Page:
Section 6.3: Observational Research

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Think about how you figure out what your friends are feeling. Sometimes you ask them, but other times, you just watch their actions, right? That’s a bit like how social scientists can learn about people and societies. Instead of asking questions like in surveys, they simply observe.

Observational Research vs. Survey Research

Now, picture two scientists trying to learn about a group of animals. One scientist asks the animals questions (which is pretty funny if you imagine it!), while the other scientist sits quietly and watches what the animals do. The one who’s watching is like an observational researcher. They’re getting information just by looking, which can sometimes be better than asking questions—especially if the questions are about something the animals might want to hide, like if they took an extra snack when no one was looking.

Why Observe?

🔍 Reflect: Have you ever noticed something that someone wouldn’t admit if you asked them? Why do you think watching what they do might tell you more than asking them?

Structured Observations

Structured observations are like playing a game where you know the rules beforehand. The researcher decides which behaviors to track and then counts how often they happen. It’s like keeping score in a game—very organized and great for when you want numbers to analyze.

Unstructured Observations

But sometimes, researchers are like explorers in a new place. They don’t know what to expect, so they can’t just count things. They have to watch everything and take notes, hoping to understand the new “culture” they’re observing. This is what unstructured observations are all about—being open to learning whatever comes up, without a strict plan in place.

Anthropologists do this a lot. They might live in a new place for a while, watching how people live and interact, without having a specific checklist. It’s like going to a new school and watching how things work before you jump in.

So, whether it’s counting specific actions or just watching life unfold, observational research has its own set of tools to help social scientists learn about the world.

Exploring the World as It Is: Natural Observations

Natural Settings vs. Lab Experiments

Imagine you’re watching animals in the wild versus watching them in a zoo. That’s a bit like the difference between doing research out in the world, in its natural setting, and doing it in a lab. In a natural setting, researchers let the world work on its own without stepping in to change things. It’s like watching a movie and seeing the story unfold on its own.

Why Natural and Not Experimental?

Now, why would a researcher choose to be hands-off? Well, think about it: If a scientist wanted to learn about something difficult or even dangerous—like what makes people act unfairly—they can’t just make that happen; it wouldn’t be right. So, instead of creating these situations (like they would in experiments), they find places where these things are already happening and then watch and learn.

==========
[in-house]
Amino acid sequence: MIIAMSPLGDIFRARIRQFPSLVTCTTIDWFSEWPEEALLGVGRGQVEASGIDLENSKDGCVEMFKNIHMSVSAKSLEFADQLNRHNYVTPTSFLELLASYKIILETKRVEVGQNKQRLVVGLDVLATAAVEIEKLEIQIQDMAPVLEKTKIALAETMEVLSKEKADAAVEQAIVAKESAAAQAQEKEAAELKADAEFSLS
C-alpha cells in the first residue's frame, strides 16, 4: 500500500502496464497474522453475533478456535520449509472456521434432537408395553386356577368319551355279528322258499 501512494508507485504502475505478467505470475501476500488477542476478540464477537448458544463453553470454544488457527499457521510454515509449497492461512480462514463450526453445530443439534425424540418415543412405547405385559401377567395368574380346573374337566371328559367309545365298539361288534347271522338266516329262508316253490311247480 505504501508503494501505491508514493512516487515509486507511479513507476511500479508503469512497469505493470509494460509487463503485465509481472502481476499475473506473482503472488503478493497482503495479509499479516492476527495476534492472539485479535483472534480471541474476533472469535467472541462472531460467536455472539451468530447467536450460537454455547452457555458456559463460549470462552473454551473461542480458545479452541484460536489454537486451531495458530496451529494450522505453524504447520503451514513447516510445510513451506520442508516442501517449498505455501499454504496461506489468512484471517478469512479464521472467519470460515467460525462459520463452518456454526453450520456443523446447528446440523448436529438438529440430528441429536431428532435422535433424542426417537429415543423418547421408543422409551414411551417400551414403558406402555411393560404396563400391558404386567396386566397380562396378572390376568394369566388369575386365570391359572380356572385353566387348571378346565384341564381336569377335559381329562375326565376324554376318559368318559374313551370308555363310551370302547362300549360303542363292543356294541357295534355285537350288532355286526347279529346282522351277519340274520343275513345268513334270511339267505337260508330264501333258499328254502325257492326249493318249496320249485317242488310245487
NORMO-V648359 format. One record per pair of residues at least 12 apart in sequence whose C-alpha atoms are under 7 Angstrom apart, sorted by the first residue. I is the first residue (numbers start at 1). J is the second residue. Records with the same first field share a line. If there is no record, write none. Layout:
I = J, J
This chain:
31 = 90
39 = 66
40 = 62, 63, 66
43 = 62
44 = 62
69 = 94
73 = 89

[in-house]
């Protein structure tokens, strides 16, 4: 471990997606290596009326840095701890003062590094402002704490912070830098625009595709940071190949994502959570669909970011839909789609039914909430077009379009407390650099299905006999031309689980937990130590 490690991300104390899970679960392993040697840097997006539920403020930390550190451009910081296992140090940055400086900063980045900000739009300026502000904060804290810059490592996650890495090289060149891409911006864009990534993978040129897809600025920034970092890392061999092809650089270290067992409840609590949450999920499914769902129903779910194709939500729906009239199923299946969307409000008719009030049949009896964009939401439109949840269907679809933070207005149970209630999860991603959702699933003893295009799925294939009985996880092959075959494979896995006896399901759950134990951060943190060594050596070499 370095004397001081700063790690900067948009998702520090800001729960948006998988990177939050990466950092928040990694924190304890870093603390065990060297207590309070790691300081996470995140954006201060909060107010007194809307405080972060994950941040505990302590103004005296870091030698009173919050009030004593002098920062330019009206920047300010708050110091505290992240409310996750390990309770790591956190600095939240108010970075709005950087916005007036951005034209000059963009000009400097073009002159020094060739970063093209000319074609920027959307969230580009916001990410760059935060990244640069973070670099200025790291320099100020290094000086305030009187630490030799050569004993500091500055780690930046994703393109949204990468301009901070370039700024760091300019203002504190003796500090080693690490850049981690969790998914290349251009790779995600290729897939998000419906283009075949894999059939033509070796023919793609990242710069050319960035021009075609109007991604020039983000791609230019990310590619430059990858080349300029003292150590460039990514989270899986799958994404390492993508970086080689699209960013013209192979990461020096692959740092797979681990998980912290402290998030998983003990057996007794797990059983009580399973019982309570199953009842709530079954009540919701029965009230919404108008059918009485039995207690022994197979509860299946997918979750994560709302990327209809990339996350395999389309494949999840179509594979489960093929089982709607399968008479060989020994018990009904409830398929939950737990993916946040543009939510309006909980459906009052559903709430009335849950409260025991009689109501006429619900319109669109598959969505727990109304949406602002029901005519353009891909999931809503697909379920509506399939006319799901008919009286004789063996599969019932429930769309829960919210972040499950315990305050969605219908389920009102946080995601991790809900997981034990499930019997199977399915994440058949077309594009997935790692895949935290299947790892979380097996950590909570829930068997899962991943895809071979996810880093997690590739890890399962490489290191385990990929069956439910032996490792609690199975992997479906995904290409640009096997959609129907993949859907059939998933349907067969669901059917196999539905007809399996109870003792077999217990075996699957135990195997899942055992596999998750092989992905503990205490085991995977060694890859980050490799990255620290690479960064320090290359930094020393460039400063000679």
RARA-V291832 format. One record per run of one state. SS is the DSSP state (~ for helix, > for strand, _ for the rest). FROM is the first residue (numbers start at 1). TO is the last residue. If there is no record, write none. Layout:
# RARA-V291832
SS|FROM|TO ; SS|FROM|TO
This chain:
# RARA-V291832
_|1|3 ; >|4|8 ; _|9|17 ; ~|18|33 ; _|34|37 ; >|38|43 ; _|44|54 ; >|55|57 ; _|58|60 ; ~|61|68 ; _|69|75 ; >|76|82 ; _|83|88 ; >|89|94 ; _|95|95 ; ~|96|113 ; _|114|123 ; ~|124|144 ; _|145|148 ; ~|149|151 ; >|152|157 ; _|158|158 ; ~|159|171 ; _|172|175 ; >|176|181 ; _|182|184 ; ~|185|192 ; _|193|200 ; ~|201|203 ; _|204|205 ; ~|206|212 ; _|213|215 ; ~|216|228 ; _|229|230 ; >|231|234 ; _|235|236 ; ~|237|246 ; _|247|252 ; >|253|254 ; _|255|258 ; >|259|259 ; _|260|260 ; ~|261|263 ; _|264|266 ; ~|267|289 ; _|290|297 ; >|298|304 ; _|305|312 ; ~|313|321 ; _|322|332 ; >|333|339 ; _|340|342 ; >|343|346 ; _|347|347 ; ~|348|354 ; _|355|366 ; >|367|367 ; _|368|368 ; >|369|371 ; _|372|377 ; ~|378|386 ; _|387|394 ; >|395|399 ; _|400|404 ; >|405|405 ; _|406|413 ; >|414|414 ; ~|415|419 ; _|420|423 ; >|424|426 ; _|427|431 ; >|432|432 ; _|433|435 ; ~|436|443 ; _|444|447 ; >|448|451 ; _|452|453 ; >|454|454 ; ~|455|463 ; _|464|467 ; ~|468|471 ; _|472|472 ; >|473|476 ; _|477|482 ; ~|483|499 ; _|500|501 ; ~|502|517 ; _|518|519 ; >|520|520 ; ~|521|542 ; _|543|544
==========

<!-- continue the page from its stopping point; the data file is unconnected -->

🔍 Reflect: Can you think of a situation where it would be wrong to create a problem just to see what happens? How might watching real situations be better?

The Challenge of Observing Naturally

There’s a tricky part, though. When researchers just watch without controlling anything, it’s hard for them to be sure about what’s causing what they’re seeing. It’s like trying to figure out who started a rumor by only watching how it spreads—it’s tough to pinpoint the source. That’s why this kind of research is really good at describing what’s going on, but not so great at saying for sure what caused it.

In the end, watching life in its natural setting gives social scientists a real-world view that they just can’t get in a lab. It’s about capturing the story as it happens, with all its complex twists and turns.

Measuring the Hard-to-Measure

What Are Scales?

Imagine trying to measure something like ‘coolness.’ There’s no ruler or thermometer for that, right? That’s the challenge social scientists face with abstract things like intelligence or happiness. You can’t just ask one question to measure them—it’s not enough.

The Intelligence Example

Take intelligence, for instance. We kind of know what it means, but pinning it down is tough. That’s why, instead of one big question, psychologists ask a bunch of smaller ones in an IQ test. By looking at all the answers together, they get a clearer picture of someone’s intelligence. This bunch of questions that adds up to one score is what we call a ‘scale.’

Standardized Scales

When scales are really well-made and tested, like some famous personality tests, they become ‘standardized scales.’ These are the ones you might hear about or even take at school, like those that measure different abilities or traits.

Likert Scales: Agree or Disagree?

Now, one special tool that researchers use is the Likert scale. It’s like a survey where you’re asked if you agree with certain statements, and you can say ‘Strongly Agree,’ ‘Agree,’ ‘Neutral,’ ‘Disagree,’ or ‘Strongly Disagree.’ It’s a way to measure your opinion or feeling about something, and it’s super common in all kinds of research.

By giving a number to each response, from ‘Strongly Agree’ to ‘Strongly Disagree,’ researchers can turn your opinions into data they can work with. That’s how they can take something as complex as how much you like a song and turn it into a score they can analyze.

🔍 Reflect: Have you ever taken a quiz that asked how much you agree with certain statements? How do you think your answers helped the person who made the quiz understand your views?

The Watcher Who Doesn’t Interfere

Nonparticipant Observation: The Invisible Researcher

Imagine being a fly on the wall in your own home, seeing everything but not being part of it. That’s what nonparticipant observation is like for researchers. They watch what’s happening without jumping into the action. The goal is to be invisible so that they don’t change the way people behave.

Naturalistic Observation: Seeing Life Unfold